An early morning family excursion for breakfast at Edinburgh Zoo
By our family reviewer – Freda O’Byrne.
7.30 on Friday morning found my son and I welcomed through the gates of Edinburgh Zoo by Graham Catlow, Animal Project Design Officer. The reason we were there so early in the day was because we had answered the ‘early bird’ call to join a guided tour before the park opened to the general public.
The tour started with a stroll past the Chilean Flamingoes and the astonishingly coloured Scarlet Ibis, towards the Budongo Trail. This is a specialised chimpanzee enclosure which incorporates three cutting edge living pods and an extensive outdoor climbing frame offering its inhabitants lots of space for exploration.
As we stood and watched the somewhat startled inhabitants – “they are surprised to see visitors so early” – Graham told us the story of the development of the centre and its links to the Budongo Conservation Field Station (BCFS) in the Budongo Forest in Uganda, how it offers an unprecedented living space for the primates, a world class visitor experience, and a scientific research facility for students of St Andrews University to study chimpanzee behaviour. It was stressed that the animals were offered the opportunity to engage with the students and take part in research activities but were free to decline if they so wished, they were never forced to take part nor constrained against their will.
He also described how they built a community of monkeys to inhabit the Trail by bringing together different social groups from Edinburgh and from Holland and building the group slowly over time, making sure that the dominant males had time to get to know each other and above all that all animals were kept safe during the process.
Within a few moments of this conversation beginning were were transformed from sleepy eyed (at least in my case) visitors looking at animals to a group that was being willingly educated about the complex social, cultural and environmental issues that are intrinsic to good conservation practice. We learnt that conservation was not just about breeding programmes within zoos but was also about zoo staff going out and working with different projects around the globe. For example the Budongo Trail was named after the BCFS conservation project in Uganda which is managed and funded by the RZSS and staffed by local people.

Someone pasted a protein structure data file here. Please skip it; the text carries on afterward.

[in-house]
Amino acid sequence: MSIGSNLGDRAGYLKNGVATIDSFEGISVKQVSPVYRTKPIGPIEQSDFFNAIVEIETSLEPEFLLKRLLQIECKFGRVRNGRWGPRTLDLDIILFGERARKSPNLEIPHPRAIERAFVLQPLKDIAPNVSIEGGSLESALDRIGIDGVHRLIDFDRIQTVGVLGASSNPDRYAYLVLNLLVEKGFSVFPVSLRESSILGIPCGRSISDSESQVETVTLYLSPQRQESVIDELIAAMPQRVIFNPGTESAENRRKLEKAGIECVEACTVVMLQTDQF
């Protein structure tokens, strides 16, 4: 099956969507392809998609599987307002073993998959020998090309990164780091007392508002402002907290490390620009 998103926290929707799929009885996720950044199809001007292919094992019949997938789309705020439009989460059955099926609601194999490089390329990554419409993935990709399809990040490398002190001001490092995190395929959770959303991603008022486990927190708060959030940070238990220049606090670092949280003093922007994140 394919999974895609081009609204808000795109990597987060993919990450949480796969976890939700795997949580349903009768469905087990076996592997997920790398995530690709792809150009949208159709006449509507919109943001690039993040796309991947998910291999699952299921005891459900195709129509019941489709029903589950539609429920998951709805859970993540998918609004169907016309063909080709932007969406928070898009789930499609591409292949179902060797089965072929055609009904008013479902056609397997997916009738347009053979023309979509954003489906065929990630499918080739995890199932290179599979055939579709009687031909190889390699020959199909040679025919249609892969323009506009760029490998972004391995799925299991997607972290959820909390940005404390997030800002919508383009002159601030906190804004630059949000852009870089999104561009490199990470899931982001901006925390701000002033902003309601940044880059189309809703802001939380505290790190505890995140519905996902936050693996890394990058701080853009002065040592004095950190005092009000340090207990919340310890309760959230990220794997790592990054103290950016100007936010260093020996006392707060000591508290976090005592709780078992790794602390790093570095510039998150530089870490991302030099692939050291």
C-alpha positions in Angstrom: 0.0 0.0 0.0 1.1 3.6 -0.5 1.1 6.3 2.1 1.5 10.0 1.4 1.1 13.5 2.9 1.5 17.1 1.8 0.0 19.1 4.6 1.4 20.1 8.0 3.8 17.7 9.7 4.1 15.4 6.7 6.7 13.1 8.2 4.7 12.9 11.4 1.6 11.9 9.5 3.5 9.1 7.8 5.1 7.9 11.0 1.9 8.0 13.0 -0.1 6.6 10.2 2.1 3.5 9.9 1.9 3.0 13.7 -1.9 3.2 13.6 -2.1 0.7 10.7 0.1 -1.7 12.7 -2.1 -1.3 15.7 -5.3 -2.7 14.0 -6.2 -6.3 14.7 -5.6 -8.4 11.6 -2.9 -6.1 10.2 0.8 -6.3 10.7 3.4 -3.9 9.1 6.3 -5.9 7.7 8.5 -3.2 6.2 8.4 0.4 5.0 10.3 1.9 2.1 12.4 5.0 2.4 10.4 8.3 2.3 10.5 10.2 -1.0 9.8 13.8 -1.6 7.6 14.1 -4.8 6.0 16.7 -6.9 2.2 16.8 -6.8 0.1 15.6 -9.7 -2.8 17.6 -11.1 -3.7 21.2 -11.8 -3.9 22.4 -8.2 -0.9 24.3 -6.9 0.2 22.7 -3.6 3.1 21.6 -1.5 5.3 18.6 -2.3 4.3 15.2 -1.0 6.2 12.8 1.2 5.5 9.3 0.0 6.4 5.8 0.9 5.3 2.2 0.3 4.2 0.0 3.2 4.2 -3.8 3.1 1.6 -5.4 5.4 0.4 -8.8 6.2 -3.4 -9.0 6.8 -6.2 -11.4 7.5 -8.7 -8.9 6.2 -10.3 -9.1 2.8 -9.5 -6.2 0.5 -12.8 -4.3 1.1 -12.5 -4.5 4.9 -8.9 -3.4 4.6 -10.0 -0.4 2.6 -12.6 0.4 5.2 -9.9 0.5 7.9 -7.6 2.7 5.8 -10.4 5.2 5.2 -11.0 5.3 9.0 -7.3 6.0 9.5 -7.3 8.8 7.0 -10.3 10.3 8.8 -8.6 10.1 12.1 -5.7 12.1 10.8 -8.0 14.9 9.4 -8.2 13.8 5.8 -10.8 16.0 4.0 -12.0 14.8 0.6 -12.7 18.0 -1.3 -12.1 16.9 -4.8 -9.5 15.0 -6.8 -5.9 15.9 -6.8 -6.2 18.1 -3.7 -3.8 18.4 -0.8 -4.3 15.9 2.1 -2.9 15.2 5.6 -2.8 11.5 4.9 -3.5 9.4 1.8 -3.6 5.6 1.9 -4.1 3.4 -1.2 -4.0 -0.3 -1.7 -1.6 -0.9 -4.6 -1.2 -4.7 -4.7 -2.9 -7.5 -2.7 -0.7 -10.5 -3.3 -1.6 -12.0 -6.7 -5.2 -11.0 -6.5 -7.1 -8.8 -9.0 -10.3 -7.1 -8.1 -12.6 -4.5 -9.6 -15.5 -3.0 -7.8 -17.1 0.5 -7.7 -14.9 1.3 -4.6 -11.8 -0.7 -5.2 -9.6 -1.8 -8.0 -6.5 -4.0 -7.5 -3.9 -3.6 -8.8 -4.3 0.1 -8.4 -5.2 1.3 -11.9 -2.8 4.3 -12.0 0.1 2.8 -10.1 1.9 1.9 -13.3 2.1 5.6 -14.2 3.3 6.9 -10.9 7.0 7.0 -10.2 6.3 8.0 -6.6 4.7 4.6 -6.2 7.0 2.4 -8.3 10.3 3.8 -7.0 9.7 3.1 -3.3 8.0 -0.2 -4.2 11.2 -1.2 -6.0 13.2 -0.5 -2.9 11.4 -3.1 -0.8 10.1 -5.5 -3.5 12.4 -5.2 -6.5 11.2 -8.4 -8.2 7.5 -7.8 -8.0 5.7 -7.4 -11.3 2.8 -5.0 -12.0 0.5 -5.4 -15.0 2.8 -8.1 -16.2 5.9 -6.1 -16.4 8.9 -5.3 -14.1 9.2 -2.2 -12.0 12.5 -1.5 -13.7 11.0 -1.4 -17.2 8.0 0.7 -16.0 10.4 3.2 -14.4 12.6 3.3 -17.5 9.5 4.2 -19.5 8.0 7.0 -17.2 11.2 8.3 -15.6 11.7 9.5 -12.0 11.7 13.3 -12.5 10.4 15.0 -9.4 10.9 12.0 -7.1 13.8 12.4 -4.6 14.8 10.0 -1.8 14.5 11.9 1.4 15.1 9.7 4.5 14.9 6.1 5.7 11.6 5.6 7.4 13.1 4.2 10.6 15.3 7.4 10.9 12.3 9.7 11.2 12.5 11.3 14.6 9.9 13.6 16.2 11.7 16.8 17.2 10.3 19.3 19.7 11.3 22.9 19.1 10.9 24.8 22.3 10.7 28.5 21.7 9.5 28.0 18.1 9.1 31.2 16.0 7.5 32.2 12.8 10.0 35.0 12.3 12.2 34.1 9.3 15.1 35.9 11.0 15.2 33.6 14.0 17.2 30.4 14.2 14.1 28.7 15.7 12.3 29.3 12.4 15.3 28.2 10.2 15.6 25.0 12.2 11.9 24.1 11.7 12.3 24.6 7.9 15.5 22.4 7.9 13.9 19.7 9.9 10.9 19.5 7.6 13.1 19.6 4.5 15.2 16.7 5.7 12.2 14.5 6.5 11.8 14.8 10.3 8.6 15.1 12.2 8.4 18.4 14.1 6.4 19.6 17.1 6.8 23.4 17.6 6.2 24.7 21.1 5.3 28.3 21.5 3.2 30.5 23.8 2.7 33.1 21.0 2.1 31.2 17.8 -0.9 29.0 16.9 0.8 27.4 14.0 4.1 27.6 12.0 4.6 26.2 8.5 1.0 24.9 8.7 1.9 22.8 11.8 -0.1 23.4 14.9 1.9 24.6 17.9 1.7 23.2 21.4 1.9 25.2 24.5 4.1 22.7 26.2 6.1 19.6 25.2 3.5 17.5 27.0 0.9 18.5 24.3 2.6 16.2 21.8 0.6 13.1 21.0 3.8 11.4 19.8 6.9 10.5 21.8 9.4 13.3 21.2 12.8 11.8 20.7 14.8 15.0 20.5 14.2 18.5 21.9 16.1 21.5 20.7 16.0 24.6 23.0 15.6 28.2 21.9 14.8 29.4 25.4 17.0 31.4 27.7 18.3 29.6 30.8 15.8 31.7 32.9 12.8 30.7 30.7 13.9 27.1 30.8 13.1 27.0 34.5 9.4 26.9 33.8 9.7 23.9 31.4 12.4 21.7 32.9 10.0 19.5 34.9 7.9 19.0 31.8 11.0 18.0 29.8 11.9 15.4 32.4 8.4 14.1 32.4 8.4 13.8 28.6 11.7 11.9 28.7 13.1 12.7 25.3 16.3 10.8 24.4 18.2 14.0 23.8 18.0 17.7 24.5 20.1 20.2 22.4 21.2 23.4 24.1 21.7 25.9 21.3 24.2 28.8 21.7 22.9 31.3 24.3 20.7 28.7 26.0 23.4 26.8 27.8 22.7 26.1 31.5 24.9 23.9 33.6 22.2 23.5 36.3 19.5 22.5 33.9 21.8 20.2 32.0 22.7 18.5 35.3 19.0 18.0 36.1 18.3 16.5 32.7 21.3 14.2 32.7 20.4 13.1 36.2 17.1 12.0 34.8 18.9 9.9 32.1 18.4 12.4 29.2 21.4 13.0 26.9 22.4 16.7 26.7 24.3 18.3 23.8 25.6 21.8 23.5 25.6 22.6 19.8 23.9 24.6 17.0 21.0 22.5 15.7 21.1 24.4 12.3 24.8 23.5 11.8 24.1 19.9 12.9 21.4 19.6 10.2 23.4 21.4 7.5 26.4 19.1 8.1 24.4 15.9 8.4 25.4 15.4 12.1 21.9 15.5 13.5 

And it is this immersive detail that makes this early morning guided tour so special. We learnt about modern day animal conservation through the life stories of individual rare and endangered animals, about conservation and research partnerships with other projects in Europe and further afield, about collaborative breeding and environmental conservation projects in Africa and South America that the RZSS funded, about a data exchange programmes with the USA – the list went on and on.
Over the next hour and a half we met a Sumatran Tiger, the delightful Sun Bear brothers from Cambodia, sleepily dignified Wombats, the extremely endangered Lion Tamarind monkey, the Grey Legged Douroucouli or Night Monkey, the powerful Wolverines and the hugely entertaining Penguins who were queuing in an orderly fashion to be fed. Graham’s calm, passionate exposition of the painstaking work of the zoo and its staff to protect these creatures which often took years to complete or even see a result held us all engrossed for the entire tour.
We finished our morning in the Mansion House where we were invited to partake of bacon or egg morning rolls, hot tea and coffee and fruit juices with Edinburgh Zoo staff. After the tour we were encouraged to linger on and spend as much of the rest of the day visiting the zoo as we wished.
This was a thoroughly enjoyable, thought provoking start to our day – and my son’s verdict?
“One of the best things so far in the Science Festival – worth getting up for!”